NCFM Adviser Warren Farrell, PhD, Opinion piece in the Washington Examiner, Rediscovering fatherhood in the plague year

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by Warren Farrell
June 16, 2020 12:00 AM
Few Father’s Days could be more important than the one approaching. COVID-19 is a crisis that will require the strengths of dad and the family to restore the nation to full economic prosperity. Similarly, the racial crisis will not be solved until fatherlessness and the consequent boy crisis are addressed.
How? COVID has left us with a few hints.

Even as the coronavirus has deprived many dads of the ability to provide, it has allowed many children to value dad’s time as much as dad’s dime. It has helped many dads experience at a deeper level that, while their career is for now, their children are forever. And it is bringing to the conscious level an unconscious “Father’s Catch-22” — the pressure to love his family by being away from the love of his family.

Since the mid-’60s, an ever-increasing number of our children have found themselves separated from their dads. This rise of father absence often leaves single moms overwhelmed; dads depressed with neither purpose nor love; children more likely to be damaged in over 50 developmental areas; and pockets of fatherlessness that become pockets of crime.

As we’ve gone from the era of Father Knows Best to “Father Knows Less,” this Father’s Day is a perfect time to rediscover the value of dad. Let’s start with dads’ methods of bonding.

Dads are more likely to roughhouse and to teach their children to both win and lose as they actively engage them in games. When a dad stops the roughhousing because the children are too rough, the children’s resentment is less because they’ve been excited, laughing, and bonding with their dad.

Dad-style parenting, like roughhousing, is often denounced as dangerous, or insensitive — for example, as when a child cries because dad beat her or him in a game. But the data shows counterintuitive outcomes, such as an increase in a child’s empathy, social skills, and postponed gratification.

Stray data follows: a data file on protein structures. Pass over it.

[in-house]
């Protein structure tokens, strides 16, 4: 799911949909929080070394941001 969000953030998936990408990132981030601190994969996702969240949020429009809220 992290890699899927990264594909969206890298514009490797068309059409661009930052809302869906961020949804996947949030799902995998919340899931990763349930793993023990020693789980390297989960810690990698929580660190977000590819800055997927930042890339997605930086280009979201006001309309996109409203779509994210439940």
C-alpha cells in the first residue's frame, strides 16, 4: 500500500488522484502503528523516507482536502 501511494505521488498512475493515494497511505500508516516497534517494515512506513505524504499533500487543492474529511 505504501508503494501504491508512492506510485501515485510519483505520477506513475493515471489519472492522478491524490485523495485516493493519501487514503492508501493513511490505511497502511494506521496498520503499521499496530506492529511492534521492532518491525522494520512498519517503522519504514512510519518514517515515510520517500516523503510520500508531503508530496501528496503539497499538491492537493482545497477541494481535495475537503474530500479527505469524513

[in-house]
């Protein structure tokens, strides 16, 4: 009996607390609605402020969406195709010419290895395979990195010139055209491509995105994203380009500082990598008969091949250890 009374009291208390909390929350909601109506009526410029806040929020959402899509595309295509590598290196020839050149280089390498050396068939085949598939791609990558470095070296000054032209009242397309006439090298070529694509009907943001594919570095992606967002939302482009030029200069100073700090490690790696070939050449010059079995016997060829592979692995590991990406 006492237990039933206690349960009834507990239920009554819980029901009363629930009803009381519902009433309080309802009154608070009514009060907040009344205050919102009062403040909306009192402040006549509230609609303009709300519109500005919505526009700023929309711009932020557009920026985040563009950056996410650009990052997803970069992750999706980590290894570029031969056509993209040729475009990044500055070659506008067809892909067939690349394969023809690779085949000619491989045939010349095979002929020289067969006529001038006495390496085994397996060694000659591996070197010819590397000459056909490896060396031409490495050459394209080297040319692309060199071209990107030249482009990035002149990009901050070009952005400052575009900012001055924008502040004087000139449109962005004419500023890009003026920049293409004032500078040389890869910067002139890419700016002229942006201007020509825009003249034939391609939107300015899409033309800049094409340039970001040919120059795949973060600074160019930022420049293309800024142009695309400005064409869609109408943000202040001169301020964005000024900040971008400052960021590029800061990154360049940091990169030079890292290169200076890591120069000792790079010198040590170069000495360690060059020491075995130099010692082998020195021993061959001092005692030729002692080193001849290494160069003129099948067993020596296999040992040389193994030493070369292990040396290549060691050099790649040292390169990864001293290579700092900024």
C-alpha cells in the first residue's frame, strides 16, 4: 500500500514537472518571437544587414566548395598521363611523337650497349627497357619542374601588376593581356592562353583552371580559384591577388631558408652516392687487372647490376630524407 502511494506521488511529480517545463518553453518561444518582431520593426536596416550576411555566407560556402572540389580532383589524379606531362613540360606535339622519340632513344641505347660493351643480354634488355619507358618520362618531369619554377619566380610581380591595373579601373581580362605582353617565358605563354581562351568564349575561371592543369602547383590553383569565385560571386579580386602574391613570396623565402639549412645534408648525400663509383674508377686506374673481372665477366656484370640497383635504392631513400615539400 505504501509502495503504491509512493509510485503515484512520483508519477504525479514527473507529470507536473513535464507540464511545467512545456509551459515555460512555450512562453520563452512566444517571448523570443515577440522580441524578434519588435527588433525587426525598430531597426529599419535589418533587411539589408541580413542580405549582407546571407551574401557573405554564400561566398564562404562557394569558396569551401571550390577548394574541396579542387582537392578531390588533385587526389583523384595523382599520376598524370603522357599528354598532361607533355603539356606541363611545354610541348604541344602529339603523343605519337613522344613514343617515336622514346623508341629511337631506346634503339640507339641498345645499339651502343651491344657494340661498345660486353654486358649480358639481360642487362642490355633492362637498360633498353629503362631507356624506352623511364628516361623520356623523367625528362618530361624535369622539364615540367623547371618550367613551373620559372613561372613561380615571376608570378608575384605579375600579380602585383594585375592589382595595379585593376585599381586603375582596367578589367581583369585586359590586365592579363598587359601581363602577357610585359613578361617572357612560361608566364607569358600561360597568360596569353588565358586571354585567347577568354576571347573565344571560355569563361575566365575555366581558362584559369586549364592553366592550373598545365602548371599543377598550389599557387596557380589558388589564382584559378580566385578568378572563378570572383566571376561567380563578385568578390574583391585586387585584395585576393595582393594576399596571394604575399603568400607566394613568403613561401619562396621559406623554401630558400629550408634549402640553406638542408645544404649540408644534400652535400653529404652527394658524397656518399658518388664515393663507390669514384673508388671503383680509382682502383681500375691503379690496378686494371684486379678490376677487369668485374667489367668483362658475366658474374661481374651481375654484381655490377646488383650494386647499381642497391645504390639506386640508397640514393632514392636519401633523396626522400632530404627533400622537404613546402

Dad-deprived boys and girls alike are more vulnerable to suffering in 50-plus areas of development. But dad-deprived boys are likely to suffer more intensely — by emotional withdrawal, depression, obesity, ADHD, imprisonment, and addiction to video games, pornography, alcohol, drugs, death by opioids, and suicide.

The cumulative effect is a boy crisis. Today, boys are 66% more likely than girls to be living at home between ages 25 and 31. They are falling behind girls in almost every academic subject — especially in reading and writing, the two biggest predictors of success. Forty-three percent more boys than girls are dropping out of high school, and even before COVID, more than 20% of these boys were unemployed in their early 20s — 6 times the national pre-COVID average.

Many single moms heroically raise productive and caring boys, usually with pivotal input from other males. But on average, the boy crisis resides where dads do not reside.

Dad-deprived children are less likely to solve problems and more likely to create problems. Prisoners, mass shooters, and ISIS recruits have more in common than just being male: The great majority are males who are also traumatized by being dad-deprived. And a disproportionate percentage of these dad-deprived males are inner city and African American. These boys hurt. And boys who hurt too often hurt us. When boys’ testosterone is channeled well, it is one of the world’s most constructive forces; when channeled poorly, it is one of the world’s most destructive forces.

Today, our country is less threatened by the destruction of the nation from the outside than by the destruction of the family from the inside. Dad-deprived boys, hungry for role models, are sitting ducks for terrorist recruiters and gangs who promise these boys a ready-made “family.” And the economic cost of cleaning up the results of the trauma of dad-deprived boys who become drug dealers, mass shooters, ISIS recruits, or fill our prisons, is about a trillion dollars per year. That destruction of the family from the inside magnifies COVID’s threat to the nation from the outside.

In times of crisis, young men have always been willing to give their lives to serve our country. With the COVID crisis, we must call upon millions of our dads to serve America by returning to the family as loving dads. We must call upon our courts to be certain that divorce does not mean that moms have the right to children while dads have to fight for children— often leaving the poorest families, without the resources for dads to fight, with children who can least afford to be dad-deprived.

With COVID creating the greatest challenge to American prosperity since the Great Depression, the economy will not recover if the government must financially remain a substitute parent. We must create a cultural shift from the rights of parents to the rights of children — knowing that, whenever possible, the best parent is both parents. The frustrated hope of “No Child Left Behind” will continue to feel hopeless if a parent is left behind.

We must call upon America’s dads to help moms raise the economically productive and psychologically motivated children who can reverse the racial crisis and recreate America’s economic prosperity.

Warren Farrell, Ph.D., is author of The Boy Crisis(with John Gray) and Why Men Are the Way They Are.

NCFM Adviser Warren Farrell, PhD, Opinion piece in the Washington Examiner, Rediscovering fatherhood in the plague year